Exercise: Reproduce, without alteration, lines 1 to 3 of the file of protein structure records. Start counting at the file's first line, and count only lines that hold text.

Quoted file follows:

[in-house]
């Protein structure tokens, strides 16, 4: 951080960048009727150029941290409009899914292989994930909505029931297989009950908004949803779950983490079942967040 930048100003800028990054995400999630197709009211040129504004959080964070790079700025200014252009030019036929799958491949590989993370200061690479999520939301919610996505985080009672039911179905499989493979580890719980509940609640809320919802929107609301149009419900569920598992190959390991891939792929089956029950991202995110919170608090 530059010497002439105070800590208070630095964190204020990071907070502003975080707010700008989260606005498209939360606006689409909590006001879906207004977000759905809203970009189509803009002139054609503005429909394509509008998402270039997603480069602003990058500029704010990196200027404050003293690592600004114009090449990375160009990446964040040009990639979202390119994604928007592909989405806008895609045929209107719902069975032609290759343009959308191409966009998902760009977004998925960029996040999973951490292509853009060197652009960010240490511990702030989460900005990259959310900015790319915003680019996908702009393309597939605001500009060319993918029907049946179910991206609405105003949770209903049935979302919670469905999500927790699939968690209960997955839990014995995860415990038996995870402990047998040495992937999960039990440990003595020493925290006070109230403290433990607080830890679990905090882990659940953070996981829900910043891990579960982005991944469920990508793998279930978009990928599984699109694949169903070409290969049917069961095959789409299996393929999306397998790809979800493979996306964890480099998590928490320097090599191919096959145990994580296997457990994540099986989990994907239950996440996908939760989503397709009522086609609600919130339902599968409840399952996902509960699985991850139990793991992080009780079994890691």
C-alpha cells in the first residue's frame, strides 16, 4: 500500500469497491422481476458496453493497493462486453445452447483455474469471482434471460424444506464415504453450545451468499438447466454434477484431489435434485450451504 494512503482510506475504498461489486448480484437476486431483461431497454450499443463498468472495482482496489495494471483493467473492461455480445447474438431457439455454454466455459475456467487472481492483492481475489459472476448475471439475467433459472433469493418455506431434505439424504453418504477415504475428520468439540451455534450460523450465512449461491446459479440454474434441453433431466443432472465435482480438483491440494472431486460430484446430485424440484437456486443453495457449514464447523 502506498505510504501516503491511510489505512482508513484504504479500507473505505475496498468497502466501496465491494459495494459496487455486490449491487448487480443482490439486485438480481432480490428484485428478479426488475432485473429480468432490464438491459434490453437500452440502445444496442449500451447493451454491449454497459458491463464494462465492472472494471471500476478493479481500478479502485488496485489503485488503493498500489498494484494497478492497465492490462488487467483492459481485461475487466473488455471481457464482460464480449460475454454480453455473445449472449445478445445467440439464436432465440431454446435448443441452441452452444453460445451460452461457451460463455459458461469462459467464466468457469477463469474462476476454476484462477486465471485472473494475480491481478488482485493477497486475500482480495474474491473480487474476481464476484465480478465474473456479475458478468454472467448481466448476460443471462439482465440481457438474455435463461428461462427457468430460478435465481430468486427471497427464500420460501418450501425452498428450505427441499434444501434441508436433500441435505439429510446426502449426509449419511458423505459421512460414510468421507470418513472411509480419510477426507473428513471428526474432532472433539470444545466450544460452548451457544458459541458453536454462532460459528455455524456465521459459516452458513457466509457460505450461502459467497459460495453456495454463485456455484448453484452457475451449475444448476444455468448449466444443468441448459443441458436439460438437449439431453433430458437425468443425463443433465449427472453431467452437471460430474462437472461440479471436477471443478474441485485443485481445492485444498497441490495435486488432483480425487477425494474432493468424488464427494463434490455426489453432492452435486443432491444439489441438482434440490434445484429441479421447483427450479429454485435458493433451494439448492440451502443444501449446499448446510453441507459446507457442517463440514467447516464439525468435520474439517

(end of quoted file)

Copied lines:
[in-house]
């Protein structure tokens, strides 16, 4: 951080960048009727150029941290409009899914292989994930909505029931297989009950908004949803779950983490079942967040 930048100003800028990054995400999630197709009211040129504004959080964070790079700025200014252009030019036929799958491949590989993370200061690479999520939301919610996505985080009672039911179905499989493979580890719980509940609640809320919802929107609301149009419900569920598992190959390991891939792929089956029950991202995110919170608090 530059010497002439105070800590208070630095964190204020990071907070502003975080707010700008989260606005498209939360606006689409909590006001879906207004977000759905809203970009189509803009002139054609503005429909394509509008998402270039997603480069602003990058500029704010990196200027404050003293690592600004114009090449990375160009990446964040040009990639979202390119994604928007592909989405806008895609045929209107719902069975032609290759343009959308191409966009998902760009977004998925960029996040999973951490292509853009060197652009960010240490511990702030989460900005990259959310900015790319915003680019996908702009393309597939605001500009060319993918029907049946179910991206609405105003949770209903049935979302919670469905999500927790699939968690209960997955839990014995995860415990038996995870402990047998040495992937999960039990440990003595020493925290006070109230403290433990607080830890679990905090882990659940953070996981829900910043891990579960982005991944469920990508793998279930978009990928599984699109694949169903070409290969049917069961095959789409299996393929999306397998790809979800493979996306964890480099998590928490320097090599191919096959145990994580296997457990994540099986989990994907239950996440996908939760989503397709009522086609609600919130339902599968409840399952996902509960699985991850139990793991992080009780079994890691």
C-alpha cells in the first residue's frame, strides 16, 4: 500500500469497491422481476458496453493497493462486453445452447483455474469471482434471460424444506464415504453450545451468499438447466454434477484431489435434485450451504 494512503482510506475504498461489486448480484437476486431483461431497454450499443463498468472495482482496489495494471483493467473492461455480445447474438431457439455454454466455459475456467487472481492483492481475489459472476448475471439475467433459472433469493418455506431434505439424504453418504477415504475428520468439540451455534450460523450465512449461491446459479440454474434441453433431466443432472465435482480438483491440494472431486460430484446430485424440484437456486443453495457449514464447523 502506498505510504501516503491511510489505512482508513484504504479500507473505505475496498468497502466501496465491494459495494459496487455486490449491487448487480443482490439486485438480481432480490428484485428478479426488475432485473429480468432490464438491459434490453437500452440502445444496442449500451447493451454491449454497459458491463464494462465492472472494471471500476478493479481500478479502485488496485489503485488503493498500489498494484494497478492497465492490462488487467483492459481485461475487466473488455471481457464482460464480449460475454454480453455473445449472449445478445445467440439464436432465440431454446435448443441452441452452444453460445451460452461457451460463455459458461469462459467464466468457469477463469474462476476454476484462477486465471485472473494475480491481478488482485493477497486475500482480495474474491473480487474476481464476484465480478465474473456479475458478468454472467448481466448476460443471462439482465440481457438474455435463461428461462427457468430460478435465481430468486427471497427464500420460501418450501425452498428450505427441499434444501434441508436433500441435505439429510446426502449426509449419511458423505459421512460414510468421507470418513472411509480419510477426507473428513471428526474432532472433539470444545466450544460452548451457544458459541458453536454462532460459528455455524456465521459459516452458513457466509457460505450461502459467497459460495453456495454463485456455484448453484452457475451449475444448476444455468448449466444443468441448459443441458436439460438437449439431453433430458437425468443425463443433465449427472453431467452437471460430474462437472461440479471436477471443478474441485485443485481445492485444498497441490495435486488432483480425487477425494474432493468424488464427494463434490455426489453432492452435486443432491444439489441438482434440490434445484429441479421447483427450479429454485435458493433451494439448492440451502443444501449446499448446510453441507459446507457442517463440514467447516464439525468435520474439517